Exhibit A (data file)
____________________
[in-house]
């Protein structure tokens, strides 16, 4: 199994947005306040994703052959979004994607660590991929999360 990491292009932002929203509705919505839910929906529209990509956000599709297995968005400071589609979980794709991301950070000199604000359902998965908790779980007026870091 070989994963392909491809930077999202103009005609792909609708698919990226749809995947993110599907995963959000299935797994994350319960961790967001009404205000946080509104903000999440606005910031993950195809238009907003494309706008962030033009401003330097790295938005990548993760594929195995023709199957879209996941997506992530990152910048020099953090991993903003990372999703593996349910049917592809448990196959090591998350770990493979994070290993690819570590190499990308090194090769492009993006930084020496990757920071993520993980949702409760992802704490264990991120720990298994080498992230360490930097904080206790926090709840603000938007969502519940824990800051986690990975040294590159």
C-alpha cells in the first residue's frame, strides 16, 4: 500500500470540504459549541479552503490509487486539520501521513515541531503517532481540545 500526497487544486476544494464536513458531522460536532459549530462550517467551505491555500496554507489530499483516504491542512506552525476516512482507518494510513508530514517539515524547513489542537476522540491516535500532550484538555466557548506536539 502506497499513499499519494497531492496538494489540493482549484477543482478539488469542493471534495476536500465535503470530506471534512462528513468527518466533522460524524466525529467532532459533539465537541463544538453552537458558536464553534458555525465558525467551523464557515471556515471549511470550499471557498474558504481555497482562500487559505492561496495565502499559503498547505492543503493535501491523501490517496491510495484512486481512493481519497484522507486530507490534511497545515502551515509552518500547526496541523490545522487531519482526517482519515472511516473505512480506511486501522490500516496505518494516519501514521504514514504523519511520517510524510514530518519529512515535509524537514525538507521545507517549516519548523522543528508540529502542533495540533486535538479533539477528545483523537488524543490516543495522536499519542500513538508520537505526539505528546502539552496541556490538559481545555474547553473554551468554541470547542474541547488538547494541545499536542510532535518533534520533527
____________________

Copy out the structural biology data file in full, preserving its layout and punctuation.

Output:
[in-house]
């Protein structure tokens, strides 16, 4: 199994947005306040994703052959979004994607660590991929999360 990491292009932002929203509705919505839910929906529209990509956000599709297995968005400071589609979980794709991301950070000199604000359902998965908790779980007026870091 070989994963392909491809930077999202103009005609792909609708698919990226749809995947993110599907995963959000299935797994994350319960961790967001009404205000946080509104903000999440606005910031993950195809238009907003494309706008962030033009401003330097790295938005990548993760594929195995023709199957879209996941997506992530990152910048020099953090991993903003990372999703593996349910049917592809448990196959090591998350770990493979994070290993690819570590190499990308090194090769492009993006930084020496990757920071993520993980949702409760992802704490264990991120720990298994080498992230360490930097904080206790926090709840603000938007969502519940824990800051986690990975040294590159």
C-alpha cells in the first residue's frame, strides 16, 4: 500500500470540504459549541479552503490509487486539520501521513515541531503517532481540545 500526497487544486476544494464536513458531522460536532459549530462550517467551505491555500496554507489530499483516504491542512506552525476516512482507518494510513508530514517539515524547513489542537476522540491516535500532550484538555466557548506536539 502506497499513499499519494497531492496538494489540493482549484477543482478539488469542493471534495476536500465535503470530506471534512462528513468527518466533522460524524466525529467532532459533539465537541463544538453552537458558536464553534458555525465558525467551523464557515471556515471549511470550499471557498474558504481555497482562500487559505492561496495565502499559503498547505492543503493535501491523501490517496491510495484512486481512493481519497484522507486530507490534511497545515502551515509552518500547526496541523490545522487531519482526517482519515472511516473505512480506511486501522490500516496505518494516519501514521504514514504523519511520517510524510514530518519529512515535509524537514525538507521545507517549516519548523522543528508540529502542533495540533486535538479533539477528545483523537488524543490516543495522536499519542500513538508520537505526539505528546502539552496541556490538559481545555474547553473554551468554541470547542474541547488538547494541545499536542510532535518533534520533527